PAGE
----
Three Ohio women of a certain age return to Florida's Paradise Beach, where 20 years earlier they spent spring break dancing, cavorting on the beach with hunks and splashing about in the water. Shelley Long's the leader of the fling, enticing the other ladies to the water's edge; they and the vidpic all take a belly flop.
Three Ohio women of a certain age return to Florida’s Paradise Beach, where 20 years earlier they spent spring break dancing, cavorting on the beach with hunks and splashing about in the water. Shelley Long’s the leader of the fling, enticing the other ladies to the water’s edge; they and the vidpic all take a belly flop.
Anne (Long), needing a holiday from family life, urges business exec Claire (Mel Harris) and just-divorced Denise (DeLane Matthews) to go along with her. Denise bumps into a lifeguard (Michael McGrady) with whom she had a romance two decades before, and the poised Claire finds her defenses weakening around a French model (Francois-Eric Gendorn).
Happily married Anne attracts a youthful hunk, the hotel desk manager (Ian Ziering), and she sort of leads him on. He likes older women, and she’s gratifying her ego. The role played by Long is never clearly defined, and the actress is left with a dimwitted, sometimes irritating character who wouldn’t be able to convince the other two women to go to a kaffee klatsch, much less down the sandy path to their past.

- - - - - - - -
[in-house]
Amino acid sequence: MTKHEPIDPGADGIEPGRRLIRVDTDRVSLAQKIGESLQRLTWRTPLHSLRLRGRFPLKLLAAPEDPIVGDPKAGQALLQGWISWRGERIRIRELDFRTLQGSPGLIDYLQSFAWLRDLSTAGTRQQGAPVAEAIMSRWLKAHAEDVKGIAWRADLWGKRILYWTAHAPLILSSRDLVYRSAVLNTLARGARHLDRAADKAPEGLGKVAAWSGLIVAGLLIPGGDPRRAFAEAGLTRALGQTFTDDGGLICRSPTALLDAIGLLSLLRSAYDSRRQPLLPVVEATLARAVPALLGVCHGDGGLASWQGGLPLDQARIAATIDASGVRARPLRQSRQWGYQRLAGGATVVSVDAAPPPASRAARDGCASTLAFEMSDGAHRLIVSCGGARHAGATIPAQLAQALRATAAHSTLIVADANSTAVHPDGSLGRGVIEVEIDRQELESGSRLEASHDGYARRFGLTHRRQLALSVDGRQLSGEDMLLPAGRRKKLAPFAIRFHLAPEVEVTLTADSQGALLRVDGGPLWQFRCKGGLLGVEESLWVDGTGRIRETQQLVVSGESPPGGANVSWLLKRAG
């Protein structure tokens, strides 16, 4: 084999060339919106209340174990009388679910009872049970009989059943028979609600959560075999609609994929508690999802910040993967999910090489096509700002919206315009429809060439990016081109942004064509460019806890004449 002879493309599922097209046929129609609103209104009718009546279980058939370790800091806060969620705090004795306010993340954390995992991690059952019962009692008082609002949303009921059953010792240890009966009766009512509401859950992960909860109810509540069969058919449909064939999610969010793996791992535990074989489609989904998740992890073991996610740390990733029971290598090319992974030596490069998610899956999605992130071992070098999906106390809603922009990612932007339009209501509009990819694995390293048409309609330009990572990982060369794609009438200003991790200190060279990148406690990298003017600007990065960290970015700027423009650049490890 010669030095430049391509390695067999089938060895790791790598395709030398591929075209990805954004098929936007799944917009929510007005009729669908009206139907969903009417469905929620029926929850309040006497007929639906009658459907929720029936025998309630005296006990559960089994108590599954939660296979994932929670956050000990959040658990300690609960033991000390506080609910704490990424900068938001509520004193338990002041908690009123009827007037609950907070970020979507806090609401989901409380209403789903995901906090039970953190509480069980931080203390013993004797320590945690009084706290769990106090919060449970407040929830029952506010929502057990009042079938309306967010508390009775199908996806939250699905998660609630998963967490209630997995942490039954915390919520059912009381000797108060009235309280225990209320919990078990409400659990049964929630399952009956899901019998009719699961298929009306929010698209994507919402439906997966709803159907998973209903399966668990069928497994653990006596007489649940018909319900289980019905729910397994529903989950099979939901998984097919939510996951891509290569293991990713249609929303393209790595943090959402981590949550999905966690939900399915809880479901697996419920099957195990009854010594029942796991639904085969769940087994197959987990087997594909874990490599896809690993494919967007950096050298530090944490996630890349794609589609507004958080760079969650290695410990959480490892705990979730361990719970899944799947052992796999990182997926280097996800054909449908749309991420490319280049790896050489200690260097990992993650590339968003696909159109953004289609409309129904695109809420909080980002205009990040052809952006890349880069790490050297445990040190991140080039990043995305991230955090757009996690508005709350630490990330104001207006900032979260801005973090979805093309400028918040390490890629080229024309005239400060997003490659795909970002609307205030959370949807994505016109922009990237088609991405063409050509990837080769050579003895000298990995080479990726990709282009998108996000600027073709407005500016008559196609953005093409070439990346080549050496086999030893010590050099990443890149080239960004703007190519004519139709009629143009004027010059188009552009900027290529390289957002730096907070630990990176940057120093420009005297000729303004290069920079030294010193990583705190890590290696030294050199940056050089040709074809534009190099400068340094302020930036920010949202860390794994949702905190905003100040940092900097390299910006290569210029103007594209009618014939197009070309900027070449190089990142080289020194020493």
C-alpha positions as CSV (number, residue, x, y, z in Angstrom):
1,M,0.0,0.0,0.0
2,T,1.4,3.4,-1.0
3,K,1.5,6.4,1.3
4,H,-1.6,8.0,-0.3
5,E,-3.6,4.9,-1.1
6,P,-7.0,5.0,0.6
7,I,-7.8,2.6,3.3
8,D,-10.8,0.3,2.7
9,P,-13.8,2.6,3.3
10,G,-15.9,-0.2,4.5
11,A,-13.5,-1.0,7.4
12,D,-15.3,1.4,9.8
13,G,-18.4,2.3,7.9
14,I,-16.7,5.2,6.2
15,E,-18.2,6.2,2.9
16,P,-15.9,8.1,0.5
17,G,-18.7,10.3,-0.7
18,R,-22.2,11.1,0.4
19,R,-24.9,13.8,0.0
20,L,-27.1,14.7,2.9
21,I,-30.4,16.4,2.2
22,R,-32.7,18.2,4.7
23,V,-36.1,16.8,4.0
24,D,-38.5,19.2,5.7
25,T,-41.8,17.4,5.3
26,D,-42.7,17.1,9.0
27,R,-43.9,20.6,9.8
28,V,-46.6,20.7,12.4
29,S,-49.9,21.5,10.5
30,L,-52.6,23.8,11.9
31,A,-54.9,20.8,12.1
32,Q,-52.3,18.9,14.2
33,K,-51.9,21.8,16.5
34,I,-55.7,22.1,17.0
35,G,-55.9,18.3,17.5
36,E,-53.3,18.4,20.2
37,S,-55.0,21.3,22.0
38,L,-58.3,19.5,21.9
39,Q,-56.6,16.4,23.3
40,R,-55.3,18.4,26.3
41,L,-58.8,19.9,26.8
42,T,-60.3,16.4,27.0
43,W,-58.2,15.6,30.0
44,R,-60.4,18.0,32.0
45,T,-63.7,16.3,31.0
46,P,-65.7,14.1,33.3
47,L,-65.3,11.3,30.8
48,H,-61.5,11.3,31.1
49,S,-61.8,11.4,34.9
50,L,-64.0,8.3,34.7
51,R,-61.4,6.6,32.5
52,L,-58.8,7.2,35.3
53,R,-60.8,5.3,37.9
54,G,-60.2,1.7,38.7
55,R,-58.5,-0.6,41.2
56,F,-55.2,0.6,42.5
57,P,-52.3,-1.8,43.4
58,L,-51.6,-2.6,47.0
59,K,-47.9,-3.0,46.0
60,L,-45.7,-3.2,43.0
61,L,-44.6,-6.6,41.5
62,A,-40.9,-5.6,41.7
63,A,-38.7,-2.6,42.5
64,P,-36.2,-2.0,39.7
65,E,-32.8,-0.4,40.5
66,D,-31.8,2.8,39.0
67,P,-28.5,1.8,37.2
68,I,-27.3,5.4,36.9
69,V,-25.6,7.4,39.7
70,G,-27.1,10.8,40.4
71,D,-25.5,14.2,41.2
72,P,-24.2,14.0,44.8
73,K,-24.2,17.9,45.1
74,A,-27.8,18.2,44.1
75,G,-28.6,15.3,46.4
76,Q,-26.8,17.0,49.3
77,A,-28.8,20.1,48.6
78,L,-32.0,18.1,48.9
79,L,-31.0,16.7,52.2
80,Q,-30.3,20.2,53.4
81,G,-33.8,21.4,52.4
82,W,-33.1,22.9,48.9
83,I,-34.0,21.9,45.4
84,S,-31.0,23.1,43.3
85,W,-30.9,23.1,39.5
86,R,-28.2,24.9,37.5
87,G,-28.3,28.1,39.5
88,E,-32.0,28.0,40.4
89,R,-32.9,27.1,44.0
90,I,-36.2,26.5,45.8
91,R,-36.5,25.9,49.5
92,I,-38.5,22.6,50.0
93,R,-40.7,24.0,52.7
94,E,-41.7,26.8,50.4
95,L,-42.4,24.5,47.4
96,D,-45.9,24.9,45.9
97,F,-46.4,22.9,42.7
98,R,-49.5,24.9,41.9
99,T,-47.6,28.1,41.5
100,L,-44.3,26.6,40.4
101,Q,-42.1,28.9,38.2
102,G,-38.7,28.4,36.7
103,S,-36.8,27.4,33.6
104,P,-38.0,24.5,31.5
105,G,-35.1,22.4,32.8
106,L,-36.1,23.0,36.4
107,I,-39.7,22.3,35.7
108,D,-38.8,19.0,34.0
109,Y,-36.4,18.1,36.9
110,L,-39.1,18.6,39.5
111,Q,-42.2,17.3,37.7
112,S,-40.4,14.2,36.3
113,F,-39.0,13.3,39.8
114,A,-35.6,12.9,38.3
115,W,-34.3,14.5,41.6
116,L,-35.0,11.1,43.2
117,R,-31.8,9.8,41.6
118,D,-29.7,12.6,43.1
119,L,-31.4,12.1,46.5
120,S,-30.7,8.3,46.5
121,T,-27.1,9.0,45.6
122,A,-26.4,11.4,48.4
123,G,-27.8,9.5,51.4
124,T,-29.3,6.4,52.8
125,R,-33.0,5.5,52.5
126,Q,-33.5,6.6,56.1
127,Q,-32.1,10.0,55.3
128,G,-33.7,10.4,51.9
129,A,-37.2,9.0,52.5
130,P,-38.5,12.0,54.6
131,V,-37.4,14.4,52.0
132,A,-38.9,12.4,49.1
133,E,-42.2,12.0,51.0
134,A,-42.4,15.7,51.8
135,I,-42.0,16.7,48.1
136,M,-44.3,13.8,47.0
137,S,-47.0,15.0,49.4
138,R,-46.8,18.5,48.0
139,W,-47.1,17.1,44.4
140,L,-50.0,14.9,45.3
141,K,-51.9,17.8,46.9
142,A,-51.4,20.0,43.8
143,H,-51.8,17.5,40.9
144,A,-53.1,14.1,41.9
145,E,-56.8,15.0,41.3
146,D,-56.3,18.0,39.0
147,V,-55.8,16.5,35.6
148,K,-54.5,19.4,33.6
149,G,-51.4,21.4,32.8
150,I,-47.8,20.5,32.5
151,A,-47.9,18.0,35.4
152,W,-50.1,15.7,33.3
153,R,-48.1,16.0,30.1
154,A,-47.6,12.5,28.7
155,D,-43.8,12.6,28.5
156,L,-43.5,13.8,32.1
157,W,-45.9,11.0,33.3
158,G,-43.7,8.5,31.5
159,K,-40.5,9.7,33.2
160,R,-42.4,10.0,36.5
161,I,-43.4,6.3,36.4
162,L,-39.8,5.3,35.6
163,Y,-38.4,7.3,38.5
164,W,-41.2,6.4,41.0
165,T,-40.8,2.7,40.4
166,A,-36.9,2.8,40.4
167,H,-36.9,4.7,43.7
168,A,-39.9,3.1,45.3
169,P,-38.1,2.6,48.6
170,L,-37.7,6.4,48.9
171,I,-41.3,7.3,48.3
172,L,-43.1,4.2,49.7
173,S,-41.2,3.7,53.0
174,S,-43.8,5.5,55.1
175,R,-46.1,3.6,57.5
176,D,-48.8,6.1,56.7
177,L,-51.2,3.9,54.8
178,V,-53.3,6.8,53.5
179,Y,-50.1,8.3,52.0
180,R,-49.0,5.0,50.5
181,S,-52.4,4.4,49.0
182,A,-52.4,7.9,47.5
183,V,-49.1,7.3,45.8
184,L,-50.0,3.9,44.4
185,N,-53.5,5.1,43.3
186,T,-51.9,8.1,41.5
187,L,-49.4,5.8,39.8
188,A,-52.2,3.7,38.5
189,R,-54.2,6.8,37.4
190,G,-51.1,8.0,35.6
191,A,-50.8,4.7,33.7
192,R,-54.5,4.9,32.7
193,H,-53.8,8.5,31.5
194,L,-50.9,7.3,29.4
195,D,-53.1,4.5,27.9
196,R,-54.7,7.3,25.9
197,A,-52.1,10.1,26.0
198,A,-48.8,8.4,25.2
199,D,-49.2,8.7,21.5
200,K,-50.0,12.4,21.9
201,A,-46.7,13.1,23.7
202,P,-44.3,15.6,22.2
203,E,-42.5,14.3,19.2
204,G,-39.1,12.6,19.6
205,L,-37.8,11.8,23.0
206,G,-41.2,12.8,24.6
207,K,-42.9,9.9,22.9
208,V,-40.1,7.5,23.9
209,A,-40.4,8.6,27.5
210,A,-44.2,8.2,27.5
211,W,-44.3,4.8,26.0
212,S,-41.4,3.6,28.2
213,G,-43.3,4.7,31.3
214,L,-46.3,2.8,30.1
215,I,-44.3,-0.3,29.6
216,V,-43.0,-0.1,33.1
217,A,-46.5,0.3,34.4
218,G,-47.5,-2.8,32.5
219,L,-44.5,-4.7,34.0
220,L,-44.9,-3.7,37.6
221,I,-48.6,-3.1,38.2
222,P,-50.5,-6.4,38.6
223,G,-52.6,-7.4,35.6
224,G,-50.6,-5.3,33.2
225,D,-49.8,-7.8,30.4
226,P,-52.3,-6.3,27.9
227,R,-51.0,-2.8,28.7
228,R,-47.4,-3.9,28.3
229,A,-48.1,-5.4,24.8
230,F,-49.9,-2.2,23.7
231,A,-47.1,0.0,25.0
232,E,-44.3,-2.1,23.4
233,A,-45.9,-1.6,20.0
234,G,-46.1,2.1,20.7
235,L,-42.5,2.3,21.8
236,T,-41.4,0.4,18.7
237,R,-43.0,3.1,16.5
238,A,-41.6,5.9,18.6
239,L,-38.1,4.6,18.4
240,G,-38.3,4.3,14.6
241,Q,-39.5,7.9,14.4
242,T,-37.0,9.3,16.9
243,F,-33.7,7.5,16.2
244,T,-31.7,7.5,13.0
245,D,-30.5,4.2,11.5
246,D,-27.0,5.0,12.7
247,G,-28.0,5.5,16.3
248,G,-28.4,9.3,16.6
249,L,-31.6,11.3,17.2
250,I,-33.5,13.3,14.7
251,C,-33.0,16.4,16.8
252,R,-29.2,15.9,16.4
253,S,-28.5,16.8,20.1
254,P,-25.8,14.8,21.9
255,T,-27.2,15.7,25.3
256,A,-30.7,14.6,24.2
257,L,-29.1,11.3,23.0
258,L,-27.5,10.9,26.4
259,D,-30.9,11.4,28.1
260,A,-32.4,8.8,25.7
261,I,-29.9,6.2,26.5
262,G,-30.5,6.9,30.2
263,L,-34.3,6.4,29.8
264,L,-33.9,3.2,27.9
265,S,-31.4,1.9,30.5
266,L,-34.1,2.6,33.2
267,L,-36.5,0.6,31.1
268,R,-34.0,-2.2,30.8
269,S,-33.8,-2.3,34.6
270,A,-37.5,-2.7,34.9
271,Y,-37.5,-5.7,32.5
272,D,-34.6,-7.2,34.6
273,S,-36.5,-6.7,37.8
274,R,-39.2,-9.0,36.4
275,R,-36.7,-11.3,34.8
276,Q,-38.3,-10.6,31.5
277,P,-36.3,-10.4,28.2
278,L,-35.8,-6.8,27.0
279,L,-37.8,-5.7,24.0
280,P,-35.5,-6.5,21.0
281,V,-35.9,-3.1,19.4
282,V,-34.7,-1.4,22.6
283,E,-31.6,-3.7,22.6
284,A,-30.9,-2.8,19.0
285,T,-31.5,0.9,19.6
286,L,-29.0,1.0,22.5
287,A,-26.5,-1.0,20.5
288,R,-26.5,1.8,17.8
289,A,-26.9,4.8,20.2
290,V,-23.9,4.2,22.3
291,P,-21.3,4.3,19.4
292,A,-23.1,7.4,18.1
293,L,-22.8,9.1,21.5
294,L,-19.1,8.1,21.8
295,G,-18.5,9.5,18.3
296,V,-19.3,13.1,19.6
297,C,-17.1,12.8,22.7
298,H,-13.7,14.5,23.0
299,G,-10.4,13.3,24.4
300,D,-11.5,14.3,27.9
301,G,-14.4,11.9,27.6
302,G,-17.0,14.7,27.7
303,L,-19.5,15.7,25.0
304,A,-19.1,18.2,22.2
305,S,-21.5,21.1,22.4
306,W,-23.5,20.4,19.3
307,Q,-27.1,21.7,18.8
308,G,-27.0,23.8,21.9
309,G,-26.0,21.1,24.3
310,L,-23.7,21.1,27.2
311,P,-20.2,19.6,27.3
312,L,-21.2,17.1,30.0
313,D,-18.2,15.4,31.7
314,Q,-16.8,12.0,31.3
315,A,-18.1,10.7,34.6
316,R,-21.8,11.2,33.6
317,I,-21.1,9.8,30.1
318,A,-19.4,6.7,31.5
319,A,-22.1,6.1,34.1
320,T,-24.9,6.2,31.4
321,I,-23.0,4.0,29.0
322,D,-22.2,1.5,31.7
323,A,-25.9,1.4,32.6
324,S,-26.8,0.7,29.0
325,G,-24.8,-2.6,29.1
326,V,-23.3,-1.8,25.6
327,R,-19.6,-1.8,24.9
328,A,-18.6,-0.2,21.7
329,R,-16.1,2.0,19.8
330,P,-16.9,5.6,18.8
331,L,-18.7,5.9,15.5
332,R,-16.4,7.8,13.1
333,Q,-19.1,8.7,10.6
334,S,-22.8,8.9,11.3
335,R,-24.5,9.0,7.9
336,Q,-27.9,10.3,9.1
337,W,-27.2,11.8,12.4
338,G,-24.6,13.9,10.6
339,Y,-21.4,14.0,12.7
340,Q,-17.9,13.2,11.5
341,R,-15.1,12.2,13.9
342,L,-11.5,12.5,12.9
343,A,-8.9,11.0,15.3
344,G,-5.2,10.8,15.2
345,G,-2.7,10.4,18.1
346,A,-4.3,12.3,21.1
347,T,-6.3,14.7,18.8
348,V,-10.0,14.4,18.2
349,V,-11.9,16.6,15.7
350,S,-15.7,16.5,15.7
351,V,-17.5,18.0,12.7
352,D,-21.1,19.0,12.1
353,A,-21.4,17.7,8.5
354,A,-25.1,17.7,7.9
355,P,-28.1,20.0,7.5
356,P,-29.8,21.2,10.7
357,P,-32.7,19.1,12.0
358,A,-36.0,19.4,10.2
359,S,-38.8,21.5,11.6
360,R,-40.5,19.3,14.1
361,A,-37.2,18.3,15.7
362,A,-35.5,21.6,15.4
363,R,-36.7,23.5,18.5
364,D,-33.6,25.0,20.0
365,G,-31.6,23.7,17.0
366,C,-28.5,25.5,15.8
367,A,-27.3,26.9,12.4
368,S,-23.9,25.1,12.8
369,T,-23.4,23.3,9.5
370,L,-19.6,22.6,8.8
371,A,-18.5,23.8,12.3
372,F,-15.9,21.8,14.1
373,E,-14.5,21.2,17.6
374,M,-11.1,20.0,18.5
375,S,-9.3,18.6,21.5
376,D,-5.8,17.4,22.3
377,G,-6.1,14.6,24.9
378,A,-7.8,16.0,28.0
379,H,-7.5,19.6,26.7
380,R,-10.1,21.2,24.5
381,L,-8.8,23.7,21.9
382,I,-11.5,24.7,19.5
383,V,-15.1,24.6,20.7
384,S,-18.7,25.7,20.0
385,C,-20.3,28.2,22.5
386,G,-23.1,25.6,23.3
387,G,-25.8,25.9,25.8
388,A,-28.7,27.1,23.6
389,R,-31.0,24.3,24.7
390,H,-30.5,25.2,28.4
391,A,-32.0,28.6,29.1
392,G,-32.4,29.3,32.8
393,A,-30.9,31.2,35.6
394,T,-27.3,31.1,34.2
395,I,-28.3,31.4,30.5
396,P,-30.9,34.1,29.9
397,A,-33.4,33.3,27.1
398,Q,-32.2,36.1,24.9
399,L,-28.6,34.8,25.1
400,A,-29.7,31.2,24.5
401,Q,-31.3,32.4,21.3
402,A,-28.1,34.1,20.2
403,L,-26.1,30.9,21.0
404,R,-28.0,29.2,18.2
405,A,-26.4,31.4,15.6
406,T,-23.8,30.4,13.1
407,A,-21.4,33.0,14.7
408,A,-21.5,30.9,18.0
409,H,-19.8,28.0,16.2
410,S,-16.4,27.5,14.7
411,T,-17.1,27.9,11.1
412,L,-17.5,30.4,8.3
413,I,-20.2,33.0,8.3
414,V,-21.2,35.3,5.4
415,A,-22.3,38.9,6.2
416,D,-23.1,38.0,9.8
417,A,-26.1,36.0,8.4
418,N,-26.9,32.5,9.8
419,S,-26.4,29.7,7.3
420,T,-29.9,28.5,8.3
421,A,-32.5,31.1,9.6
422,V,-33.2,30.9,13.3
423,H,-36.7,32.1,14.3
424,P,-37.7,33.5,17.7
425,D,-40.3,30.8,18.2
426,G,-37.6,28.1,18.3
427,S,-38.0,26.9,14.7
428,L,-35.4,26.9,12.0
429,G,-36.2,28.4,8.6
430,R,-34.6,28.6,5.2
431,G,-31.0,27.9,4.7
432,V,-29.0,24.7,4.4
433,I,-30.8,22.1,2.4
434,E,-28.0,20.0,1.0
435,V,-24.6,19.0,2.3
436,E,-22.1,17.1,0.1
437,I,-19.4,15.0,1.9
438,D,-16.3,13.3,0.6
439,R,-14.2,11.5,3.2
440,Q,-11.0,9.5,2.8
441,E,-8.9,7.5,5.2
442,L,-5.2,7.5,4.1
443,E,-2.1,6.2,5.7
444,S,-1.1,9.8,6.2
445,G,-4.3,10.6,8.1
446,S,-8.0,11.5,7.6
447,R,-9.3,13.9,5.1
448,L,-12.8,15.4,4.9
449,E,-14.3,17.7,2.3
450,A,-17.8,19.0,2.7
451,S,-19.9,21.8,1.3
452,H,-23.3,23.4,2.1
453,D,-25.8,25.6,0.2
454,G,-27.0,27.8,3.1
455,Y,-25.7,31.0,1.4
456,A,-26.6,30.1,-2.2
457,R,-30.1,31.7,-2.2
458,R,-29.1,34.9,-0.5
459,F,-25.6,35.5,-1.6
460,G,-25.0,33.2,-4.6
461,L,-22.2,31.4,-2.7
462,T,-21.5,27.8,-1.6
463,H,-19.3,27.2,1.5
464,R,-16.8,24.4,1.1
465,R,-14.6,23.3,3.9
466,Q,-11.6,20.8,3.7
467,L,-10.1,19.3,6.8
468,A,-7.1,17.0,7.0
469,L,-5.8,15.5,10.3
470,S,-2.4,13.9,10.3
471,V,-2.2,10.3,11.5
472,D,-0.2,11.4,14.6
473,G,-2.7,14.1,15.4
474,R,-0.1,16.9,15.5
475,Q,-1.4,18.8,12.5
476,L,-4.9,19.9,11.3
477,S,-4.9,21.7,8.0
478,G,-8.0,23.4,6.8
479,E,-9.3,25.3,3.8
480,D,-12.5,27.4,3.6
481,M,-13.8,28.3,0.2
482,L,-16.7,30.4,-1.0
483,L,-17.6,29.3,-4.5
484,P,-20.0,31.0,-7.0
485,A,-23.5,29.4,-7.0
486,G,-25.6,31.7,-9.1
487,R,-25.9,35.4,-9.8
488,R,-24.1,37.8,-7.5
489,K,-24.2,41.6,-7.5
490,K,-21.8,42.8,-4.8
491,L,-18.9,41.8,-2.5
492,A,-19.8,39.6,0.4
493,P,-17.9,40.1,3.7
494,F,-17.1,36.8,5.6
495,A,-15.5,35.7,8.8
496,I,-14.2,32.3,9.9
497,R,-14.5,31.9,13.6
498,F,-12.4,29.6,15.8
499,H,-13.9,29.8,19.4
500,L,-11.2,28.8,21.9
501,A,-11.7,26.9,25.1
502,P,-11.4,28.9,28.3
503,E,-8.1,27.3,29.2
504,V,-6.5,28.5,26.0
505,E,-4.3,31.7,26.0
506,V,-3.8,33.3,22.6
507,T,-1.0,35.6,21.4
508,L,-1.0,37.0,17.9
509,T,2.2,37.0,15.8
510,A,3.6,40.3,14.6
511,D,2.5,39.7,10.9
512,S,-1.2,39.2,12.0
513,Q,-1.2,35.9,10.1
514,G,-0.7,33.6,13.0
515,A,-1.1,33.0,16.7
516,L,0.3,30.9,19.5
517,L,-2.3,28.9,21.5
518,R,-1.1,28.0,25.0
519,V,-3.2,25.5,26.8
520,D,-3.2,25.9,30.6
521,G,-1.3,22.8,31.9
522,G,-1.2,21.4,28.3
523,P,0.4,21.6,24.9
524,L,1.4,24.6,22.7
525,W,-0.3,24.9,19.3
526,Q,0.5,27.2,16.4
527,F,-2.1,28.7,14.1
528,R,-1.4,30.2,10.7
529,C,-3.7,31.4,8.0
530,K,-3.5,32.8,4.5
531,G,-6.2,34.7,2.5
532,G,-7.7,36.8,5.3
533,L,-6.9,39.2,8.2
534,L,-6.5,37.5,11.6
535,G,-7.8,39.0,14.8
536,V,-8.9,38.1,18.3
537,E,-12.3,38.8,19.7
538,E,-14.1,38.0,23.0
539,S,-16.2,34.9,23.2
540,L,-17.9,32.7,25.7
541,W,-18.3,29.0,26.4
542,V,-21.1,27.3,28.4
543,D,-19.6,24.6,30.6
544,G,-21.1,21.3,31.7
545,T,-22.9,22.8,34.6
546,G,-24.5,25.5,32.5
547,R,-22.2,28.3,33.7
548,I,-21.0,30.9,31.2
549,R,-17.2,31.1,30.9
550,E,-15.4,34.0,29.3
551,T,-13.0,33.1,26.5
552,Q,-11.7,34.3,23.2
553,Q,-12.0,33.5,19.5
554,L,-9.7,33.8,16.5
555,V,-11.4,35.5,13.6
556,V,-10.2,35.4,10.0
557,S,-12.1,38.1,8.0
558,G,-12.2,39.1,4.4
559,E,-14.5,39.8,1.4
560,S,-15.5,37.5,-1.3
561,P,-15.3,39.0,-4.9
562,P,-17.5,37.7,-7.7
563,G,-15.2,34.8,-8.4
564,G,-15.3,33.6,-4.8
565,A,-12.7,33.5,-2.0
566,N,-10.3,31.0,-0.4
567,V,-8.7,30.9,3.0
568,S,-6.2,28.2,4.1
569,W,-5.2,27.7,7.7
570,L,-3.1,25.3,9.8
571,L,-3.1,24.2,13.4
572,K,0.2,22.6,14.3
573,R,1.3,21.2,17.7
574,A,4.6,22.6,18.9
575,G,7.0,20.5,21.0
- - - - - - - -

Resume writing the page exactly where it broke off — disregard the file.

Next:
Telefilm comedies have seldom made it, all the way back to ABC’s original Movie of the Week series, and “Spring Break” is no exception. Matthews, displaying a wry comic touch, and the lovely Harris, who projects a becoming aloofness, make a valiant try, but their roles are undemanding. On the male side , McGrady offers a refreshingly sensible characterization, and Ziering could have a good career developing.
Producer/writer Bart Baker’s production looks on the seedy side, and director Bill Norton showcases little flair for humorous insight. Reed Smoot’s camerawork doesn’t flatter the three leads, but editing by Hibah Sherif Frisina is good. Production designer Elayne Ceder sure catches the ambience of a downscale beach motel, and Larry Brown’s score is appropriate.